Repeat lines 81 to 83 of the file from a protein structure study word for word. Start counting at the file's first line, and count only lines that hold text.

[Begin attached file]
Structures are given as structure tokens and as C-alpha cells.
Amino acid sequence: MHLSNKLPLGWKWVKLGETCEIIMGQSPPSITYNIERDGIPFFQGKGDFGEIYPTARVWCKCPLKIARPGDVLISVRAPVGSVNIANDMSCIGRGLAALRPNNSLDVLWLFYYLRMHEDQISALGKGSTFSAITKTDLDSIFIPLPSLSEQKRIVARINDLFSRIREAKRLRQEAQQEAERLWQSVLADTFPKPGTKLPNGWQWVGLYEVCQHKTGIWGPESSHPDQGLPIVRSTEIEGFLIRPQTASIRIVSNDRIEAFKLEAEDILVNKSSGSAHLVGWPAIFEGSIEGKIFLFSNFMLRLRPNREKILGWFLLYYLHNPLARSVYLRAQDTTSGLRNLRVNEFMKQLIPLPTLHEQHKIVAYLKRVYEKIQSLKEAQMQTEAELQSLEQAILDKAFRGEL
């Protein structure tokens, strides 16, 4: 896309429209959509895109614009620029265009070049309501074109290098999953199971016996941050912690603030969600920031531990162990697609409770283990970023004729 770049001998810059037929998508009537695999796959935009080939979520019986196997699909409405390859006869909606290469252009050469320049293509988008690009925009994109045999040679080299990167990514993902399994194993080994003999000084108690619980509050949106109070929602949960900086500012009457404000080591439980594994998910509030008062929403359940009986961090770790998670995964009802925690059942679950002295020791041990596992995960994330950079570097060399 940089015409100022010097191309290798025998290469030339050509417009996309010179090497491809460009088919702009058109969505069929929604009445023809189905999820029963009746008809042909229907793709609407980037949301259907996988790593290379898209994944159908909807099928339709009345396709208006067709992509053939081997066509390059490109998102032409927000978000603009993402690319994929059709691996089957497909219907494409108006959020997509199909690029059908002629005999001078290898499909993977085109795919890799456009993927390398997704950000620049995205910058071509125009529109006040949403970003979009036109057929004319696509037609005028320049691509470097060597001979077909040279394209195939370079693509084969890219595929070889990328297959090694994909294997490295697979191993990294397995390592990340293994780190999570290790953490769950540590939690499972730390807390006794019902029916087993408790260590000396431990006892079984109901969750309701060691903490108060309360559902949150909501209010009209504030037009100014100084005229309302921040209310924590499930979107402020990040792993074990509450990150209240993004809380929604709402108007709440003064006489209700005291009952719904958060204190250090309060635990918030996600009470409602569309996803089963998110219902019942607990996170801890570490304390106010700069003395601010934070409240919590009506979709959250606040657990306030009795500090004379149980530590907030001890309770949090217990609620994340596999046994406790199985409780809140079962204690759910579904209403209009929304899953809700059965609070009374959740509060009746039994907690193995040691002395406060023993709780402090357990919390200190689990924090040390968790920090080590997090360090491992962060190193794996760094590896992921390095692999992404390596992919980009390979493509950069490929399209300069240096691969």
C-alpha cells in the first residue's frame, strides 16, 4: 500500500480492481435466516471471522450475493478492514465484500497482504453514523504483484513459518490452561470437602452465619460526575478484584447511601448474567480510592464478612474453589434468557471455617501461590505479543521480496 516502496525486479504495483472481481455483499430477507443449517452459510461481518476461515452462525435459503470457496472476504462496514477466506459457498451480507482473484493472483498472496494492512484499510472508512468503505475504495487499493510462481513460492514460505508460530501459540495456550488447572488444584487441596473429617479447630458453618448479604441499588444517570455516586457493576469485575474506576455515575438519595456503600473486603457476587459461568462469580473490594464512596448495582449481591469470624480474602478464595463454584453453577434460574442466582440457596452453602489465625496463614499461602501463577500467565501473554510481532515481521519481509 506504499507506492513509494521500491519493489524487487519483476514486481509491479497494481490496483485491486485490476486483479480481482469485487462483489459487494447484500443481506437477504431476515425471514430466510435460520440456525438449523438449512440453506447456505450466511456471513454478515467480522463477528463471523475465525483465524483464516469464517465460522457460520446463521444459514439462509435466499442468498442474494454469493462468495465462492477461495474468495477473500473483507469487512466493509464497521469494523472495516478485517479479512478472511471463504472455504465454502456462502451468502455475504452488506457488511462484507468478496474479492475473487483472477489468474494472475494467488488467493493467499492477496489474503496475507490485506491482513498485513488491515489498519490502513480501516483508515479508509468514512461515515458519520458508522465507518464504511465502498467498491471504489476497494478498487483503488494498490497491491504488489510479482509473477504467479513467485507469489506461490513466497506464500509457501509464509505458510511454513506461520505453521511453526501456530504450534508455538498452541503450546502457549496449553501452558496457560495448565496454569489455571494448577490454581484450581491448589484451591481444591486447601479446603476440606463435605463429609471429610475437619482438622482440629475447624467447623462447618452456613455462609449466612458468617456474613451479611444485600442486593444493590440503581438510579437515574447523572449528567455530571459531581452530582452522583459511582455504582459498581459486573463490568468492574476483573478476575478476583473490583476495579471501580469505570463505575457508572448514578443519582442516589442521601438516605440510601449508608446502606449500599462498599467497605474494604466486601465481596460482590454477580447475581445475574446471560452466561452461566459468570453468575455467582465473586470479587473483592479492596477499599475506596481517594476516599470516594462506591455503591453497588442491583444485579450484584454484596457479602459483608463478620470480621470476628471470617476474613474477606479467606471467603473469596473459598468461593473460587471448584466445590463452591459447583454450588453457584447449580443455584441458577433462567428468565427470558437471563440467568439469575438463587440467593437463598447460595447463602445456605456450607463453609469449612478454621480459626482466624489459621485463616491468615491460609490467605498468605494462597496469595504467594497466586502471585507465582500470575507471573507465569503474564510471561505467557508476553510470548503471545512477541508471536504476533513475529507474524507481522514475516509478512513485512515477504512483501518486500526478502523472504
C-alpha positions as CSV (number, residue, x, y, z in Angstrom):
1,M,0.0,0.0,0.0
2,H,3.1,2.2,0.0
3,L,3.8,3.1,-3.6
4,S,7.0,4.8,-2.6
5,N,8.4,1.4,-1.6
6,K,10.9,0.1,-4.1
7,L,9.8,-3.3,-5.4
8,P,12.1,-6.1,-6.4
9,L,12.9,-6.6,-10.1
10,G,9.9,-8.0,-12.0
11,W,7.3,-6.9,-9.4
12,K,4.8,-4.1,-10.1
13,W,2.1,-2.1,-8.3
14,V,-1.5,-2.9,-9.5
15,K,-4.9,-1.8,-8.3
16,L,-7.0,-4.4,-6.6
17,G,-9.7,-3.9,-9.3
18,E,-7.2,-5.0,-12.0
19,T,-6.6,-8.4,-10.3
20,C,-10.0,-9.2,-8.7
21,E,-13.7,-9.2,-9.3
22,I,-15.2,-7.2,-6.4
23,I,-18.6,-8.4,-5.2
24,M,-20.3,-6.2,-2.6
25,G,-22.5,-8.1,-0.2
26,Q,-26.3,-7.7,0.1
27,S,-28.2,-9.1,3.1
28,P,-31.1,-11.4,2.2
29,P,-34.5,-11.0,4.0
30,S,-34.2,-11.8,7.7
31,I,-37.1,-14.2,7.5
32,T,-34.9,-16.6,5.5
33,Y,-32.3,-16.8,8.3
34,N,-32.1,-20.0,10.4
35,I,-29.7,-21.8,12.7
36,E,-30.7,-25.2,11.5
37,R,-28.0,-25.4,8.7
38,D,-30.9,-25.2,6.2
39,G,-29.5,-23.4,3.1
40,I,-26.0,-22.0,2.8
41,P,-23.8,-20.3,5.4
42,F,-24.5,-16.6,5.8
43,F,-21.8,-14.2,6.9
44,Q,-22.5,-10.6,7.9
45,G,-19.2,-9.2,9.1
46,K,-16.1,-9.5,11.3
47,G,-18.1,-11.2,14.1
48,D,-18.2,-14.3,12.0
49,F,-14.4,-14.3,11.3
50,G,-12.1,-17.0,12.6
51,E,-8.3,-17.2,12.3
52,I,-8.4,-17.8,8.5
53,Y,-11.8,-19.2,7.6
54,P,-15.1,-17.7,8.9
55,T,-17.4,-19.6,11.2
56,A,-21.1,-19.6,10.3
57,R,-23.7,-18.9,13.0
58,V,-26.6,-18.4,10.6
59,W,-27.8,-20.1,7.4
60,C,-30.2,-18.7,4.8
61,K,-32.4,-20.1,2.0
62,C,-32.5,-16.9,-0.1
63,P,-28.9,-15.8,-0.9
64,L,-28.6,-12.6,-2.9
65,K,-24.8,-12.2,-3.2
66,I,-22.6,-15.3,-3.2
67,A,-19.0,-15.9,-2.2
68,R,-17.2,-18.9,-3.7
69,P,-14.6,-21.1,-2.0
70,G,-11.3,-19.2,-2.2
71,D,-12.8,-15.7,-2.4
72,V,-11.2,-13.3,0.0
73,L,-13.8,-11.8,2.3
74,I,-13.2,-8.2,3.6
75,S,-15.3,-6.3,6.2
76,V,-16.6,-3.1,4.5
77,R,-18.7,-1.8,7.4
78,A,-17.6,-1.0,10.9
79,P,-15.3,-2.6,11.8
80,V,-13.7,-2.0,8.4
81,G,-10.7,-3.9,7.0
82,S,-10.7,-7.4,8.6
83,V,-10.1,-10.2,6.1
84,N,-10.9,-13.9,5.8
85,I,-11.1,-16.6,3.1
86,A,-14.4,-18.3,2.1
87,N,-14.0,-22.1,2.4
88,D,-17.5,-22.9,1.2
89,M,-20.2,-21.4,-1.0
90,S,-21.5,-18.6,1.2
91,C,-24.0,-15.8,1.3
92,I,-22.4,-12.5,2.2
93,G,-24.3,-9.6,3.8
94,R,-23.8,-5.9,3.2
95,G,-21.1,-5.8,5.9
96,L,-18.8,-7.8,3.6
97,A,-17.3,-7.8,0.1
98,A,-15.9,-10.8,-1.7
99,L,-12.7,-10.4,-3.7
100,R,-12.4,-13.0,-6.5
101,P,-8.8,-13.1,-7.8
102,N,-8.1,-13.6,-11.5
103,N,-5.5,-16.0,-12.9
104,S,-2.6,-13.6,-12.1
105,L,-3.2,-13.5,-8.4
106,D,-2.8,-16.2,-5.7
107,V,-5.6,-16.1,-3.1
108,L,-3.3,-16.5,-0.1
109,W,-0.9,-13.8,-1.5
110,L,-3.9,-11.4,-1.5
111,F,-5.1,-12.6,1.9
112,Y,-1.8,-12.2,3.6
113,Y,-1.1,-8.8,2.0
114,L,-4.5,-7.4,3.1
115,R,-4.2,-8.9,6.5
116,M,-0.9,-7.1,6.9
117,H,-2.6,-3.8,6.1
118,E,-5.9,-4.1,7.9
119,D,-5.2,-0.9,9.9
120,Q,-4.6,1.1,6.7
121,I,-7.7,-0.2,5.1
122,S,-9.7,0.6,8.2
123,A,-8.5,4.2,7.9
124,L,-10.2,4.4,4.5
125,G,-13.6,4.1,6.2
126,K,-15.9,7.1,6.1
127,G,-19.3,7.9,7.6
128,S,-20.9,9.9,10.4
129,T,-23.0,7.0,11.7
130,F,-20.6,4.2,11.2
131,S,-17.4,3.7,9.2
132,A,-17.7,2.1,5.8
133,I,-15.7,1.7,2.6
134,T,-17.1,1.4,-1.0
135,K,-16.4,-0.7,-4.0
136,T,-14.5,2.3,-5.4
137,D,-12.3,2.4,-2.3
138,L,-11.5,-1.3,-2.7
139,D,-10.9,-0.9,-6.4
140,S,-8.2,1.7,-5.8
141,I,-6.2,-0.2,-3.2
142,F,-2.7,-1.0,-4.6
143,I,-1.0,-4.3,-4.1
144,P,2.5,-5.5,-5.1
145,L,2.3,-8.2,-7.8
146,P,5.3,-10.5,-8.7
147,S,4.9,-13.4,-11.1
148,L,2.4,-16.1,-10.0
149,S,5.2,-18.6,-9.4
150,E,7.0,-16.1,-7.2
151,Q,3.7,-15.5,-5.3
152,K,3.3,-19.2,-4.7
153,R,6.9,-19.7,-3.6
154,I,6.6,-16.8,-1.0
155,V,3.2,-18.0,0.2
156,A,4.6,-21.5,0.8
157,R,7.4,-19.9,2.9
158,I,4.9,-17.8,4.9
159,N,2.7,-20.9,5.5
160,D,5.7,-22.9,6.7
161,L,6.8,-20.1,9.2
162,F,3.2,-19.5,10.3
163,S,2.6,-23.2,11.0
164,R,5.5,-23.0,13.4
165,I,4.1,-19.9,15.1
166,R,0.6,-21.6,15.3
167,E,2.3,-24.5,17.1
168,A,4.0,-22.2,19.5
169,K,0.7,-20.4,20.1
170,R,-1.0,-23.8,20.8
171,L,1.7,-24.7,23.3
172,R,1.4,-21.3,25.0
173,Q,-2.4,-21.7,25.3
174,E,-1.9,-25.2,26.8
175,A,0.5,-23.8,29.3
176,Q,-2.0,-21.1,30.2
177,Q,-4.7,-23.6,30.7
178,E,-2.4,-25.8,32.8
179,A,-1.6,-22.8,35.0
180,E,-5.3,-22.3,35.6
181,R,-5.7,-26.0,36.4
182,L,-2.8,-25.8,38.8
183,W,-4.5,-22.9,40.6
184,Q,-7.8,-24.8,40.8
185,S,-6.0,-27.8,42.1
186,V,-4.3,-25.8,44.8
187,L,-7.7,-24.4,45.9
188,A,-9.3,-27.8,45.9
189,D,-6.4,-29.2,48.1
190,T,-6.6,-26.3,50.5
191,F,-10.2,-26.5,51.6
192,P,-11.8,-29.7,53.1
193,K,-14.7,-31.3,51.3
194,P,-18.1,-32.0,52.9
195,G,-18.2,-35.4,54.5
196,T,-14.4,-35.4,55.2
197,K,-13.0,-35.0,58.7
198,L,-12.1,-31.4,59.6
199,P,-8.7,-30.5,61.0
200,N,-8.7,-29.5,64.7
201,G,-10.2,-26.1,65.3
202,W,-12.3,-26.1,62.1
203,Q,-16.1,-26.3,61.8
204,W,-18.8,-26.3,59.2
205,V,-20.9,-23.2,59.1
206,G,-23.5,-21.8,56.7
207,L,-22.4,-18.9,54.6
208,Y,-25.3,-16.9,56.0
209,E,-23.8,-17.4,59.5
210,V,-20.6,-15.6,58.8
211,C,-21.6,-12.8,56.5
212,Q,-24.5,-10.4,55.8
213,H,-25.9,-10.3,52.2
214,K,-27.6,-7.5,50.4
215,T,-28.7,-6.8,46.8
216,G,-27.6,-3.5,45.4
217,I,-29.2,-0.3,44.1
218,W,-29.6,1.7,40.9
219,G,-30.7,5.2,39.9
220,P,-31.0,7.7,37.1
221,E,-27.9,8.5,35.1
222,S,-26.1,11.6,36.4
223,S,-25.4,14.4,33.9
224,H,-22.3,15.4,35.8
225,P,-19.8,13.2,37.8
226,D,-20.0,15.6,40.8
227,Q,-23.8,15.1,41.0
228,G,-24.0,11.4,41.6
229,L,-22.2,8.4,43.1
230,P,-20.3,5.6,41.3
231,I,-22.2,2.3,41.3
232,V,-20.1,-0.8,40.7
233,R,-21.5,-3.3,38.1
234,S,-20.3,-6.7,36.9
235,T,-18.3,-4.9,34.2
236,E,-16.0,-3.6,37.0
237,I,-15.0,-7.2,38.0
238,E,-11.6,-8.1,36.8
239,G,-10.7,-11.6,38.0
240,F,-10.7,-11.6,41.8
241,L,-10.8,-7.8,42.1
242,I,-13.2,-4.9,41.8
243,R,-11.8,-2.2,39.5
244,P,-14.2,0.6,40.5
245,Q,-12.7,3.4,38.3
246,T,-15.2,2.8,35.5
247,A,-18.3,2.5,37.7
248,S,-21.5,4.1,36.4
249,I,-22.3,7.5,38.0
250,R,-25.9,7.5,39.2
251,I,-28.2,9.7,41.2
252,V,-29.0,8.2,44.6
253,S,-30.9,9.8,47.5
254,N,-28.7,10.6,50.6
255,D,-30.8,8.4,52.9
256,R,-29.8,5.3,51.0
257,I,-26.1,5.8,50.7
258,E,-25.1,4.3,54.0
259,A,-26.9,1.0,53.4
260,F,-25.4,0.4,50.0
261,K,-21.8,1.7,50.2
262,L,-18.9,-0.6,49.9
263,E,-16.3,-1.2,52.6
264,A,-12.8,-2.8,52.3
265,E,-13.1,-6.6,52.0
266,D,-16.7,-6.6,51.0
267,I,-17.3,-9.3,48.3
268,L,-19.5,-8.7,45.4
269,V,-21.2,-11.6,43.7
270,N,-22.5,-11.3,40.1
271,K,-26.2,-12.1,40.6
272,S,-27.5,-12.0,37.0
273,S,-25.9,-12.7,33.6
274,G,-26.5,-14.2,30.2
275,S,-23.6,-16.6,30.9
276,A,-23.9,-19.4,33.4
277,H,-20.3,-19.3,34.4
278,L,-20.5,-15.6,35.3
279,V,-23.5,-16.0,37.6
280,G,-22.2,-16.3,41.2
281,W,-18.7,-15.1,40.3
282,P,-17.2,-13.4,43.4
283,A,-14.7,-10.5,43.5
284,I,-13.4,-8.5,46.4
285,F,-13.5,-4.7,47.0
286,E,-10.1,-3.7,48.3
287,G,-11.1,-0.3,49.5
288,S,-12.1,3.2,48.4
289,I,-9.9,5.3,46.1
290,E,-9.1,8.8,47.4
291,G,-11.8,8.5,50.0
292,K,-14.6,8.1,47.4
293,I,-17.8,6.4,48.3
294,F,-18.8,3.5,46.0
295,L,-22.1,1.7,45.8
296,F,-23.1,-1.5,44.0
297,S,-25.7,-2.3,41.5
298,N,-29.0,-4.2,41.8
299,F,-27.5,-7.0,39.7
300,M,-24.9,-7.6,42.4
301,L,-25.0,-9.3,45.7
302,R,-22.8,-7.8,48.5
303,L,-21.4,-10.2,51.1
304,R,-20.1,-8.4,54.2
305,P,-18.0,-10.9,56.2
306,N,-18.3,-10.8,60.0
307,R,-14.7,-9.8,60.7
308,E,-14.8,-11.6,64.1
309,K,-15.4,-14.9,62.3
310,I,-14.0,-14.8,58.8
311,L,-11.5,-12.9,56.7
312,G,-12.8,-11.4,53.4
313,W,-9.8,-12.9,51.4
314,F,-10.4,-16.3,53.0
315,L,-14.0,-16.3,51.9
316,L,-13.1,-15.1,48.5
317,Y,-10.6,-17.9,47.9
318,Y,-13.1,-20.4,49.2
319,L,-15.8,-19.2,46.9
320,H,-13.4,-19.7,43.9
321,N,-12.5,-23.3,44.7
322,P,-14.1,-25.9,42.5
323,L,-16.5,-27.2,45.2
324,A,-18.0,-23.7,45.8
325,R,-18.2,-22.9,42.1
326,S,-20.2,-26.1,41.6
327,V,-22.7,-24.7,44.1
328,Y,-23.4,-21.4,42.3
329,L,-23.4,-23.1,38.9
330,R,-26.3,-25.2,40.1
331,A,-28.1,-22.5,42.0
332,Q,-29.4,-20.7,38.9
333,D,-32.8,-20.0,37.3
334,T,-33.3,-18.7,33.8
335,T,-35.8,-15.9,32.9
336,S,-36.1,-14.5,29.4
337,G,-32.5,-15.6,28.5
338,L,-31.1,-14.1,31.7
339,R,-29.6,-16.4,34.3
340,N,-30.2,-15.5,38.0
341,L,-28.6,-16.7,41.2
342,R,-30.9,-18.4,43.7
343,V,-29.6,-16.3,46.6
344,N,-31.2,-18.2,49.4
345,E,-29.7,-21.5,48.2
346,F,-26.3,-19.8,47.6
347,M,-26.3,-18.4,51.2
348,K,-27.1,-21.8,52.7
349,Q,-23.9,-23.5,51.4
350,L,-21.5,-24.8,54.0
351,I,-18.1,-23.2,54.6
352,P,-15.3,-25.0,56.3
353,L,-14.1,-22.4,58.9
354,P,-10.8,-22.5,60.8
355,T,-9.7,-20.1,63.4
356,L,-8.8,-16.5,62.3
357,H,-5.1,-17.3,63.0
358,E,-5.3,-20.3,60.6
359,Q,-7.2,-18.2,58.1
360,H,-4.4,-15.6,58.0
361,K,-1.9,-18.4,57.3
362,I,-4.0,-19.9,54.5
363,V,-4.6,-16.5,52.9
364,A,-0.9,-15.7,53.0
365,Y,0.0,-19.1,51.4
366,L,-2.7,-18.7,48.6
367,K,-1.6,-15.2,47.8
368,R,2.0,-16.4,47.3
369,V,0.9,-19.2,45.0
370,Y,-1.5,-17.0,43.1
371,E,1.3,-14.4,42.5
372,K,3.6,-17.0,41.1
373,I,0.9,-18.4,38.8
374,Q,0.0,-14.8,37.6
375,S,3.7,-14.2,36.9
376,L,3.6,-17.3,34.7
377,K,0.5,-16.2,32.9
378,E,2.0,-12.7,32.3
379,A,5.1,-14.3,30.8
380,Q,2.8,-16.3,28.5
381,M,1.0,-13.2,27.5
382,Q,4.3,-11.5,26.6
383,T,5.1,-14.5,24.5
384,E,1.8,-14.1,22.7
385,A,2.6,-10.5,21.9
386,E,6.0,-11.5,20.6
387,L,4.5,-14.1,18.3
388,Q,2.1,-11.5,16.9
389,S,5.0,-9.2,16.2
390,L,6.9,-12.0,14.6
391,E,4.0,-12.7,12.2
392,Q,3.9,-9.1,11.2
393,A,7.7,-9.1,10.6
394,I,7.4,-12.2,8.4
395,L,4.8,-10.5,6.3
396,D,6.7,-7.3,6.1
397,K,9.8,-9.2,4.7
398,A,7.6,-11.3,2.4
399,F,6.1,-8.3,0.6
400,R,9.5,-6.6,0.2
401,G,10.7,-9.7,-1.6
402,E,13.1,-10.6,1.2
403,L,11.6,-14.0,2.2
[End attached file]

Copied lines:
76,V,-16.6,-3.1,4.5
77,R,-18.7,-1.8,7.4
78,A,-17.6,-1.0,10.9